Apr 04, 2023

AAMC Statement on Key Federal Funding Priorities 

AAMC (Association of American Medical Colleges) President and CEO David J. Skorton, MD, and Chief Public Policy Officer Danielle Turnipseed, JD, MHSA, MPP, issued the following statement on the need to complete fiscal year (FY) 2024 appropriations in a timely manner:

"The AAMC is relieved that Congress has passed legislation to raise the debt ceiling and avoid an unprecedented default, which would have had catastrophic impacts on people nationwide.

As Congress is now able to shift its focus to the FY 2024 spending bills, it is crucial that lawmakers prioritize funding for agencies and programs that improve the health of the nation's patients, families, and communities.

The National Institutes of Health (NIH) is the nation's primary funder of medical research, and nearly every test, treatment, or cure used today can be traced back to NIH-funded research. The federal investment in this research, over half of which is taking place at medical schools and teaching hospitals, is key to developing the treatments, diagnostics, cures, and preventive strategies that improve the nation's health. That is why we urge Congress to increase the NIH's base funding level to $51 billion. The cumulative nature of scientific advancement means that discoveries build upon themselves, and any failure to invest more in a particular year can result in much longer delays in discovery and development.

Additionally, we urge Congress to provide robust support for the Health Resources and Services Administration's health workforce programs, including $1.51 billion for the Title VII health professions programs and Title VIII nursing workforce development programs in FY 2024. These programs play a key role in helping to strengthen and diversify the nation's health workforce by supporting underrepresented, rural, and economically disadvantaged students through recruitment, education, training, and mentorship opportunities.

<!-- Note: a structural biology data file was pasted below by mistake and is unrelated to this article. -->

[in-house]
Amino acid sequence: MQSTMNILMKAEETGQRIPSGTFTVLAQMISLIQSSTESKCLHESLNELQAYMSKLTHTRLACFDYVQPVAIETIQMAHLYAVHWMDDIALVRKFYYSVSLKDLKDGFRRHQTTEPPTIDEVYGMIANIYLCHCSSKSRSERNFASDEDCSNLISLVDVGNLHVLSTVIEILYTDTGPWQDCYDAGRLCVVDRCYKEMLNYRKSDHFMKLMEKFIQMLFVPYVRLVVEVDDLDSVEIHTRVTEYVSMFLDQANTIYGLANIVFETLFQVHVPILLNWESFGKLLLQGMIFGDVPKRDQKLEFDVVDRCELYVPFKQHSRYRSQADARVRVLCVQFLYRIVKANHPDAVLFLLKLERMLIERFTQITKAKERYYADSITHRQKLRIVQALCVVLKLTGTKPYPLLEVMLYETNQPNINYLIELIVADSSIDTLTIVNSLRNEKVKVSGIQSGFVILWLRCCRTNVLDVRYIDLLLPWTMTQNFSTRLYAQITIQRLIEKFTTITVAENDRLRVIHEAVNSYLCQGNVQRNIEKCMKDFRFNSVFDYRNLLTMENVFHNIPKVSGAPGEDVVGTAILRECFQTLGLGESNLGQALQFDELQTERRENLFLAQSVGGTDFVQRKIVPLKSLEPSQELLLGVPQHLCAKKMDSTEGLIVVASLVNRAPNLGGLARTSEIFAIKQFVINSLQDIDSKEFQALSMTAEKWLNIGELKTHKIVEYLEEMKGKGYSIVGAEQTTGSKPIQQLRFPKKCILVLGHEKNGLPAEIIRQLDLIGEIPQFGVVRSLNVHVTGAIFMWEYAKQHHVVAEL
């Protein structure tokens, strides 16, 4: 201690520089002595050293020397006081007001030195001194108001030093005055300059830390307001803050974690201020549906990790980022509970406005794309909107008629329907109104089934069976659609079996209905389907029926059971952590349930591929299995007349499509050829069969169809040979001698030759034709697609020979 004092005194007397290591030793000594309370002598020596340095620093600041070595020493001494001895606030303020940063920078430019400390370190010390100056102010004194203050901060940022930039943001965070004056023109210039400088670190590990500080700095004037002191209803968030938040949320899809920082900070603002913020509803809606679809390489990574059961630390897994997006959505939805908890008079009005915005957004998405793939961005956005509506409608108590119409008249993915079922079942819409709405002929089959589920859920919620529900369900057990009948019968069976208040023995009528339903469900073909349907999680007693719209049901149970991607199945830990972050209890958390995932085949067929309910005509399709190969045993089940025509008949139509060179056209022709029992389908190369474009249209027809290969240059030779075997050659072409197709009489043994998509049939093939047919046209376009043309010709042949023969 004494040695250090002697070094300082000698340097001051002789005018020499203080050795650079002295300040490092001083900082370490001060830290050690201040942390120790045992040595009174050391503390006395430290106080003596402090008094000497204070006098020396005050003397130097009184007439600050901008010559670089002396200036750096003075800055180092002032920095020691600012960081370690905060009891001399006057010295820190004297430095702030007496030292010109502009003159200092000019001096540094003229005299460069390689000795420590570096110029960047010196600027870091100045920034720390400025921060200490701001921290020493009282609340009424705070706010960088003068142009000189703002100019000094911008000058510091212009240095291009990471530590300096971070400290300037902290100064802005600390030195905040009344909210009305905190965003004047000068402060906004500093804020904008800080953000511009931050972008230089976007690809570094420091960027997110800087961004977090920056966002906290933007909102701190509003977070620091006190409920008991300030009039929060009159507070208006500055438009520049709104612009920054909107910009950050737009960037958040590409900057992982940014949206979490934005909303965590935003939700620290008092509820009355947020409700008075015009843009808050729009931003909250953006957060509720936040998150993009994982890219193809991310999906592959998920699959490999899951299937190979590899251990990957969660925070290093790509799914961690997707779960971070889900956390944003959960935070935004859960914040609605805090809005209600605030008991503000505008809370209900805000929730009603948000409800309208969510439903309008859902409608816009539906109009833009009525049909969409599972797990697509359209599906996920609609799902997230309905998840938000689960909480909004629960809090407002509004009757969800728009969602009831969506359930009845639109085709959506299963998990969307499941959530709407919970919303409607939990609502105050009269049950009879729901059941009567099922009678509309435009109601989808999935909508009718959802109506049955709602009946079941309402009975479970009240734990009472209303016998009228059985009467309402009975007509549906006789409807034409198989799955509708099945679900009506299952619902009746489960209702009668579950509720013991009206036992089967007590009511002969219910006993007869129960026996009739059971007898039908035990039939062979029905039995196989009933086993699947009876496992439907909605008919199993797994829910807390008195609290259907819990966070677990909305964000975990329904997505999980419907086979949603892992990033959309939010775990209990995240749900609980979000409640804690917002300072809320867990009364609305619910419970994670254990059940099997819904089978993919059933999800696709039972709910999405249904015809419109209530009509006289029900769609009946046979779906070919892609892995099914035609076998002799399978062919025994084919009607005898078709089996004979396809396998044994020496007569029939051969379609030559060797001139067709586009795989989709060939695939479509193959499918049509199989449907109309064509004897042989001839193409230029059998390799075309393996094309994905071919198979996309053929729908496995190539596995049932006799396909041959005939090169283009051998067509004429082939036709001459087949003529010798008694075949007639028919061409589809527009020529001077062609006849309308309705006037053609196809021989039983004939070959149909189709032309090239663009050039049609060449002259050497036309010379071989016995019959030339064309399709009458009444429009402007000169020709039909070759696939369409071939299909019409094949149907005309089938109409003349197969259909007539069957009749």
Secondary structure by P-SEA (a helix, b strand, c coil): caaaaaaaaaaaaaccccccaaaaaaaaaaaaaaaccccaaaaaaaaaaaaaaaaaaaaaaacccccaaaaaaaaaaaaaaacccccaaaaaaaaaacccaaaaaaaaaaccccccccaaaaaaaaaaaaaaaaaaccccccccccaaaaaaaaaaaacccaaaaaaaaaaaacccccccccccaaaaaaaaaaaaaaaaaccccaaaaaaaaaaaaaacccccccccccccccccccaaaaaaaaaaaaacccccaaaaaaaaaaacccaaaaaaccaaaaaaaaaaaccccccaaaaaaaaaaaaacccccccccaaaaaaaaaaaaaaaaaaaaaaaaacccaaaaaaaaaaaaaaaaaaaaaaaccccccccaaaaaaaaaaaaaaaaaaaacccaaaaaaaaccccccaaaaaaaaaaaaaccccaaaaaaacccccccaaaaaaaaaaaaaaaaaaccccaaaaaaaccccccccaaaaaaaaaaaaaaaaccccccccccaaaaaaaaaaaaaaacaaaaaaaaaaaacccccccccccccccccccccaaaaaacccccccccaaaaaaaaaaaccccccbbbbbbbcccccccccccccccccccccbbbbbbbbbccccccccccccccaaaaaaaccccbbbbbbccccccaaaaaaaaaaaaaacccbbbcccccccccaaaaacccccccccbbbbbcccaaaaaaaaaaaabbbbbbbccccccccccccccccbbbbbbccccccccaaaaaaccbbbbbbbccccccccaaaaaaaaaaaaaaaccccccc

These appropriations will be particularly crucial in light of pressing health challenges nationwide, which could be heightened by provisions in the recent debt limit legislation that rescind unobligated balances from key public health and workforce programs, including the National Health Service Corps, Teaching Health Centers, and other initiatives that expand access in rural and other medically underserved areas. Similarly, while we are grateful that the recent law appropriately preserved access to the Medicaid program, we are concerned about the impact that new requirements imposed on other assistance programs could have on the health and well-being of marginalized and vulnerable communities nationwide.

The AAMC recognizes the challenge appropriators will face in drafting spending bills under the recently enacted spending limits. However, given the pervasive and ever-increasing threats to the nation's health, it is imperative now more than ever that Congress invest robustly and in a timely manner in programs and agencies that are proven to make an impact."

The AAMC (Association of American Medical Colleges) is a nonprofit association dedicated to improving the health of people everywhere through medical education, health care, medical research, and community collaborations. Its members are all 157 U.S. medical schools accredited by the Liaison Committee on Medical Education; 13 accredited Canadian medical schools; approximately 400 teaching hospitals and health systems, including Department of Veterans Affairs medical centers; and more than 70 academic societies. Through these institutions and organizations, the AAMC leads and serves America's medical schools and teaching hospitals and the millions of individuals across academic medicine, including more than 193,000 full-time faculty members, 96,000 medical students, 153,000 resident physicians, and 60,000 graduate students and postdoctoral researchers in the biomedical sciences. Following a 2022 merger, the Alliance of Academic Health Centers and the Alliance of Academic Health Centers International broadened the AAMC's U.S. membership and expanded its reach to international academic health centers.